I've embedded below a clip from another centre where students have experimented with the chroma key function available in software such as FCE (an aspect JonnyH + Joel have been exploring recently). BRIEF videos such as this form useful evidence of your R+P, will help later with the evaluation, plus with various aspects of A2 exam Q1a (DCRUP), though you'd be advised to include info on software within these.
I am looking into buying some screen recording software to this end.

Sunday, 17 October 2010

Early History1: Panorams

I'll be adding some detail on the history and development of the music video format in due course - you can of course start reading up for yourself using the book suggested: "Dancing in the Distraction Factory: Music Television and Popular Culture" by Andrew Goodwin
The video embedded below showcases an early archetype of video jukebox (one of several that emerged and disappeared many decades before MTV was even thought of), the Panoram...
Many of the suggested links alongside this video on YouTube point to clips from 'soundies' - sound in the movies was still a new, emerging phenomenon in the early 1930s, with musicals swiftly emerging as a key format/genre for Hollywoods industrial-style studios.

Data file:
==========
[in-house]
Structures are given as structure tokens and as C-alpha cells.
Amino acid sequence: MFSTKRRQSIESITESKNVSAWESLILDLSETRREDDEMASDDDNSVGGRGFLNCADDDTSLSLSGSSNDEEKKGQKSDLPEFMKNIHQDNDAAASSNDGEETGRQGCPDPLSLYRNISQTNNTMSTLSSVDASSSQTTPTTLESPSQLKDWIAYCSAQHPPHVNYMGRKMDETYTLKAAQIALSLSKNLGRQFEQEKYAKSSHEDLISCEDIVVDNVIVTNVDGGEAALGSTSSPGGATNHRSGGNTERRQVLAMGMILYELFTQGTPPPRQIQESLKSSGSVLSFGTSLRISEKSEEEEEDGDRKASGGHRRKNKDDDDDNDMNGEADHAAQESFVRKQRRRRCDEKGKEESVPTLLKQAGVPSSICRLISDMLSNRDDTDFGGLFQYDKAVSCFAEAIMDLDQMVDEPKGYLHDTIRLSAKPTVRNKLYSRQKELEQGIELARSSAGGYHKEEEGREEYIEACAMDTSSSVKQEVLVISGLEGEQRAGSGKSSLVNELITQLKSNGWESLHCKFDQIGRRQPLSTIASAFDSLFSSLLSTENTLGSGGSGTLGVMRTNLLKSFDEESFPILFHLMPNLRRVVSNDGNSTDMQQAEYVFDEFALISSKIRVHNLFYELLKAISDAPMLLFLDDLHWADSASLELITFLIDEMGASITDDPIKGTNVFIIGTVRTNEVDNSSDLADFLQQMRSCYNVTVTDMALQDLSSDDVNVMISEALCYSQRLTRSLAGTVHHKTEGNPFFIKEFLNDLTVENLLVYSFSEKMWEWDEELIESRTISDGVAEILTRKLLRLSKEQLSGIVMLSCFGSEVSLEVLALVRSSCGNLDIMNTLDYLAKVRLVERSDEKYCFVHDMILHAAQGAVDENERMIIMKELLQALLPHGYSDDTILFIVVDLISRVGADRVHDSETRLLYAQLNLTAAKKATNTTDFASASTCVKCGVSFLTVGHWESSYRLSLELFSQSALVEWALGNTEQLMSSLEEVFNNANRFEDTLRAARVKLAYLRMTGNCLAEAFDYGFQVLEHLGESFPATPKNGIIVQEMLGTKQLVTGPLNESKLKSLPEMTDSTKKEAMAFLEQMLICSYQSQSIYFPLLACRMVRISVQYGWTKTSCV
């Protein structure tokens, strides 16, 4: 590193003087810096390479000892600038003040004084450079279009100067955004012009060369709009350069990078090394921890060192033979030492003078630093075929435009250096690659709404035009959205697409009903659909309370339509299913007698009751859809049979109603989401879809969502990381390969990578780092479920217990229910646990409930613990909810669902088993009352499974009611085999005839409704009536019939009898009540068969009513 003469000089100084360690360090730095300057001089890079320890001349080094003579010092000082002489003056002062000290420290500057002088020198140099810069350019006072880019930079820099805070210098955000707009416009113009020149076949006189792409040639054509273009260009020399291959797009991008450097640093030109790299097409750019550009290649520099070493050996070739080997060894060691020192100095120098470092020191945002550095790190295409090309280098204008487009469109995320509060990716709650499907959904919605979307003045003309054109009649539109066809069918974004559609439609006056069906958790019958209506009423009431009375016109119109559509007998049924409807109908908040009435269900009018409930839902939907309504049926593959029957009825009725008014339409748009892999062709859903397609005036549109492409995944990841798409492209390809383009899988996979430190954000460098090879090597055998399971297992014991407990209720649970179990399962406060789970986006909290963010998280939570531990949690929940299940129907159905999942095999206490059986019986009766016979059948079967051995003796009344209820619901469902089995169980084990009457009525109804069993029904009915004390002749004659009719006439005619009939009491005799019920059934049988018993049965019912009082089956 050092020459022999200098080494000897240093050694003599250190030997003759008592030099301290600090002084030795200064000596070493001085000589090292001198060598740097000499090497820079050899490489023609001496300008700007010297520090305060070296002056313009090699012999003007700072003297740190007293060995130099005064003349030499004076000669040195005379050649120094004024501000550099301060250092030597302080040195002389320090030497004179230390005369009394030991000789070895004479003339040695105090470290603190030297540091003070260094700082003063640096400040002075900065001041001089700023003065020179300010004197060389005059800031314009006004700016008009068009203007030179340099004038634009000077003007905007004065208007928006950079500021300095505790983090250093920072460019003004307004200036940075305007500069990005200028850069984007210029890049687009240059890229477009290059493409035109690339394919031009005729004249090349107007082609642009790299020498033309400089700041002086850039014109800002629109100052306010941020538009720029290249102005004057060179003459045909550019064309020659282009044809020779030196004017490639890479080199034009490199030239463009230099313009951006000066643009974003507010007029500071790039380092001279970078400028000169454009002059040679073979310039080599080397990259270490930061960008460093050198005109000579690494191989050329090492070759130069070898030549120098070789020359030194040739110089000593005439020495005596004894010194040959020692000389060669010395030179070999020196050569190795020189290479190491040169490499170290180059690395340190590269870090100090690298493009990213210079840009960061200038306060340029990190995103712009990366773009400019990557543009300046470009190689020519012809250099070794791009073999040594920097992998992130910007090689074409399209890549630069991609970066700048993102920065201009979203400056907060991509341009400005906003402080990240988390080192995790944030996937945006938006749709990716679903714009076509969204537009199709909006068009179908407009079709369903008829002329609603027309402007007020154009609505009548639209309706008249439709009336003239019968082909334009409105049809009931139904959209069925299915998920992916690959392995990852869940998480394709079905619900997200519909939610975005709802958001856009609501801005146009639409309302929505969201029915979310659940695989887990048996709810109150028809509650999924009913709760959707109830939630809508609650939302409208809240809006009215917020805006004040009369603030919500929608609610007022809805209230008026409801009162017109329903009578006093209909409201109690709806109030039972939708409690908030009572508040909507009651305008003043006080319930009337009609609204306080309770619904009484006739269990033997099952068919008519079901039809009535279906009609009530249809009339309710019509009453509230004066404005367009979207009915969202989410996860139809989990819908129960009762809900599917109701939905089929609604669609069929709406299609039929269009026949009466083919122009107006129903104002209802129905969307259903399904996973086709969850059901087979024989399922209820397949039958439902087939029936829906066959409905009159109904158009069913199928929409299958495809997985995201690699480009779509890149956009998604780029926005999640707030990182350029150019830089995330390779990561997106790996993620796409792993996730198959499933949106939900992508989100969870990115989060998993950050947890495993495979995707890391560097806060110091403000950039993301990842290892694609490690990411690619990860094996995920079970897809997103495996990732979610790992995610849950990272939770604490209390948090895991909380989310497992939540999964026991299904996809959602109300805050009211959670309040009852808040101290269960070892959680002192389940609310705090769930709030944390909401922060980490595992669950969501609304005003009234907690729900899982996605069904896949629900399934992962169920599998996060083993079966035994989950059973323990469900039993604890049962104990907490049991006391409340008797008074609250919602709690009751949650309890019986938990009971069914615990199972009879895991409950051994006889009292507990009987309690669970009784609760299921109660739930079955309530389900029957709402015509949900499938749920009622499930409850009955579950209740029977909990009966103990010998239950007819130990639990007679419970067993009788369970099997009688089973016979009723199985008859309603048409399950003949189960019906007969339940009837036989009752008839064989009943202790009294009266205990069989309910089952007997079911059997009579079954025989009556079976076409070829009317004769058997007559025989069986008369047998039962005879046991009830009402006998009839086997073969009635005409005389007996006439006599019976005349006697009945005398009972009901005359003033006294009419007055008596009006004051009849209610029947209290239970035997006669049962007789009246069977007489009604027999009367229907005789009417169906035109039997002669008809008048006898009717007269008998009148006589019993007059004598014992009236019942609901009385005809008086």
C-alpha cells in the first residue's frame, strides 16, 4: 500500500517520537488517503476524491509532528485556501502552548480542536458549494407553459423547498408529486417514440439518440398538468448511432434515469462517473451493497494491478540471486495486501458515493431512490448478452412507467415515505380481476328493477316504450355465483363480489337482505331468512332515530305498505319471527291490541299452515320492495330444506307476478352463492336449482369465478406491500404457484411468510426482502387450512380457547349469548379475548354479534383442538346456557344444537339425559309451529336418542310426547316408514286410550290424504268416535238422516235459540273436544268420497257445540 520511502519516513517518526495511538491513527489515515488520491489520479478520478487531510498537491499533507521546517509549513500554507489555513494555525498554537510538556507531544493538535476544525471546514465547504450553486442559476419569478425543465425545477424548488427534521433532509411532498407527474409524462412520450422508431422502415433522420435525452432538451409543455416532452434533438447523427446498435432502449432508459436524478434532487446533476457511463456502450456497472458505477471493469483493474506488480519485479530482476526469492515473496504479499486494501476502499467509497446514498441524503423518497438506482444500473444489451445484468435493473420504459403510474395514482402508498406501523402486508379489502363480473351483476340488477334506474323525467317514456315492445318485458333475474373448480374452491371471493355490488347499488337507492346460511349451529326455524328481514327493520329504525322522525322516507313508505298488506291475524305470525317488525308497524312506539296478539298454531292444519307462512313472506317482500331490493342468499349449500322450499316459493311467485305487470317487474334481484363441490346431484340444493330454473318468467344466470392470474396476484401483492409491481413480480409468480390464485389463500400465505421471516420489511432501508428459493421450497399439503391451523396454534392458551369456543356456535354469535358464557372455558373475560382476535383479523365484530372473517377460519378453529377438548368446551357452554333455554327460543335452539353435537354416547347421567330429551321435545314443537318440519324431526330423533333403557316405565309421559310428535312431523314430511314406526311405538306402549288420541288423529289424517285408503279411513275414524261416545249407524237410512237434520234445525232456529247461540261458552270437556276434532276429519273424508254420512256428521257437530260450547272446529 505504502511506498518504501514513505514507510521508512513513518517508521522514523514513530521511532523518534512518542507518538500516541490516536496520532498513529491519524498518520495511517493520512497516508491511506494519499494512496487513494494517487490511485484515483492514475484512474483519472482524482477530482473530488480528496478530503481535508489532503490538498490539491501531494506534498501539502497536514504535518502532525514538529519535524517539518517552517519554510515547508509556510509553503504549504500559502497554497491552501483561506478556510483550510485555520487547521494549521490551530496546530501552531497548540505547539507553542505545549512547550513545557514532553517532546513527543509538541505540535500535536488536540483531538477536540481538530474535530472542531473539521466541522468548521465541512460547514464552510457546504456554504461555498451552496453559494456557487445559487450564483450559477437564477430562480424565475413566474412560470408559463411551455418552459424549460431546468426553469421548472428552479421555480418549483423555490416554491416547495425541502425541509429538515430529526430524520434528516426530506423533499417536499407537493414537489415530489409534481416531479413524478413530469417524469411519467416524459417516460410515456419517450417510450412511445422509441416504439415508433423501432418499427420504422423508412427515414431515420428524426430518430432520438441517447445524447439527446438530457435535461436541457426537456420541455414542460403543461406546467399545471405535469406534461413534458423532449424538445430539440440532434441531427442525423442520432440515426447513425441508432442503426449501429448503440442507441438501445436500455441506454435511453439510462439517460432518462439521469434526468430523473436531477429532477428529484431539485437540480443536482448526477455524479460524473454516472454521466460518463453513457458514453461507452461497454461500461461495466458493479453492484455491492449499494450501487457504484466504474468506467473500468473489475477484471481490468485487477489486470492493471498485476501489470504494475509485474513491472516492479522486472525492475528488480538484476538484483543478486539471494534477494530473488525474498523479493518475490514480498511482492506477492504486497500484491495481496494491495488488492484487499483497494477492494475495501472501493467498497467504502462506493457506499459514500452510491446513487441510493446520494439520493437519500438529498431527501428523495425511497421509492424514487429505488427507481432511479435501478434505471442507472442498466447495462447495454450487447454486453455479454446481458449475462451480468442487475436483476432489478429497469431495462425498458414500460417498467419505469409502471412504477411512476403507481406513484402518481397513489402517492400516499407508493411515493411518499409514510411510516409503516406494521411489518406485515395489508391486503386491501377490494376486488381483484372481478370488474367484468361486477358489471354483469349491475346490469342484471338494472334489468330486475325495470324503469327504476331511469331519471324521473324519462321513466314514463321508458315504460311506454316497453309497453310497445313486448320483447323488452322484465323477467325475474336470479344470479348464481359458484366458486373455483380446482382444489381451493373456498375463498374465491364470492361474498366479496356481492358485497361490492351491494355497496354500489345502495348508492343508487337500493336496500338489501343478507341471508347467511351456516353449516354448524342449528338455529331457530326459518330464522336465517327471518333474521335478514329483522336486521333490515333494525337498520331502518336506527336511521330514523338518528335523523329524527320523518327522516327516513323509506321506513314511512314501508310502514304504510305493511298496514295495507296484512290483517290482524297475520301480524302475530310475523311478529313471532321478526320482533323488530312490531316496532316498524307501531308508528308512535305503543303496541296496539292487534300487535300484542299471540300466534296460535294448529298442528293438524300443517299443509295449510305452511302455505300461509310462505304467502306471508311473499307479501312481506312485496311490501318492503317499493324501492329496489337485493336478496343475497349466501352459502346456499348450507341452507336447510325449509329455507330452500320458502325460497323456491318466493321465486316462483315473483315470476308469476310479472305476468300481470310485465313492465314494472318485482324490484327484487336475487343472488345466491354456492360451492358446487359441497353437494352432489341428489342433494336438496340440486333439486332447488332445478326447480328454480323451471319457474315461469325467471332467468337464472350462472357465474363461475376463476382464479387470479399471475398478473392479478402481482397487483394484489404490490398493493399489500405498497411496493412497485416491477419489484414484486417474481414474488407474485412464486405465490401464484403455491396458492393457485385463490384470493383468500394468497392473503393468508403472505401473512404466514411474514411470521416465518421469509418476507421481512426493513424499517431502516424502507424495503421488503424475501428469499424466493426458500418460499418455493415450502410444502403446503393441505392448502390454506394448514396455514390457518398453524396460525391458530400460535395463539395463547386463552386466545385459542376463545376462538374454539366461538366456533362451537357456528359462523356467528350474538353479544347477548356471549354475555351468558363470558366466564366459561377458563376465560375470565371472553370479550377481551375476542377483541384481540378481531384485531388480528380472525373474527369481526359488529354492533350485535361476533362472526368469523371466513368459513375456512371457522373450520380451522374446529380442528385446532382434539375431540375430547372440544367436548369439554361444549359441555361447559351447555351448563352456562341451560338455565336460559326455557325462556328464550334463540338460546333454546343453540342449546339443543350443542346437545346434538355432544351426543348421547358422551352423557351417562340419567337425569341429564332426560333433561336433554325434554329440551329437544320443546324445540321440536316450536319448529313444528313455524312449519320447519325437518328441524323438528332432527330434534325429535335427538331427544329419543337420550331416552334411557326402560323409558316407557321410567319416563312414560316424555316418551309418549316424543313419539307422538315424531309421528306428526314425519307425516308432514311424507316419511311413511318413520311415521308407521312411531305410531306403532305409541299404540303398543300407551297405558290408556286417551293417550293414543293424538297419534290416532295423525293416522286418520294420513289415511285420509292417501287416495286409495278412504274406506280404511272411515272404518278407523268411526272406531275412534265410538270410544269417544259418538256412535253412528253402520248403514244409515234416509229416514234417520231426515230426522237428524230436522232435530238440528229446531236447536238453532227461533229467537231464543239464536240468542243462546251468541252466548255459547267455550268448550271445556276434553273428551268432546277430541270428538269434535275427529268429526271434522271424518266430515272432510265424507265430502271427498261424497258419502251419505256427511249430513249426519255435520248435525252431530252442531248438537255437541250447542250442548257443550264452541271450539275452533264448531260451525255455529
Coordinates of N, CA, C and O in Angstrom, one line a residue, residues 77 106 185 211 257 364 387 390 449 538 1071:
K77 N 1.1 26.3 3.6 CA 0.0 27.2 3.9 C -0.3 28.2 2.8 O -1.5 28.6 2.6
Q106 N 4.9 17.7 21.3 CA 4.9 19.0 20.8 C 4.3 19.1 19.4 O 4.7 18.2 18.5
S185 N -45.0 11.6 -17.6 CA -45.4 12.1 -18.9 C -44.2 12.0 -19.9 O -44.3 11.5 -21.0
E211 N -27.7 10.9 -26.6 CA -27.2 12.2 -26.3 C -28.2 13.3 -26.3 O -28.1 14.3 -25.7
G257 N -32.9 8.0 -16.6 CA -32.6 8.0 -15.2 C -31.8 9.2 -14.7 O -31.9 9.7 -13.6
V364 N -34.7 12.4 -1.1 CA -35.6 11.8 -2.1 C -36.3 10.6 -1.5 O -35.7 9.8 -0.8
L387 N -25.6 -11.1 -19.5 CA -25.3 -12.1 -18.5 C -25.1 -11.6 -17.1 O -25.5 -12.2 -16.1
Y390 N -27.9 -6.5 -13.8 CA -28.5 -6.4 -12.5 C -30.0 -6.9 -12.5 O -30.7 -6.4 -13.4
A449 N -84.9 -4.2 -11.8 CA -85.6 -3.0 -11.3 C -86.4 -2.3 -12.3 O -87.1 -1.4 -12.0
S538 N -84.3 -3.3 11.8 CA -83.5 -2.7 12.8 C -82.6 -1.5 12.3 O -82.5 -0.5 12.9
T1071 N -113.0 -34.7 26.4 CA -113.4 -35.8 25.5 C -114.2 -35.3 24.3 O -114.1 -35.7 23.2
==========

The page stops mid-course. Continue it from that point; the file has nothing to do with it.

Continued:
Try some simple research to discover in what year sound was first used in the cinema and the first 'talkie' or 'soundie' released - it does involve music, and a 'blacking up' process which wasn't controversial at a time when the US segregated the races but which is considered unquestionably racist today...

Friday, 15 October 2010

Cars (2nd pitch exercise)

Following up on our efforts with The Doors' "People Are Strange" today we used Gary Numan's classic "Cars" as stimulus ... with some genuinely impressive ideas emerging!
We didn't get time with 13D to look at the actual video; this is embedded below, followed by the lyrics, then a summary of some (don't have enough time to type in all!) of the ideas that emerged, some examples of cover versions and some links for further reading. It was generally felt (and I certainly agreed) by 13B that their ideas would work much better than the actual video - remember though that this was 1979, some years before the success of MTV made shooting a music video almost an automatic choice for any singles release. The generally basic look reflects the artist's techno-driven style and the technological limitations for videos shot and edited on low budgets (an Indie label released this song).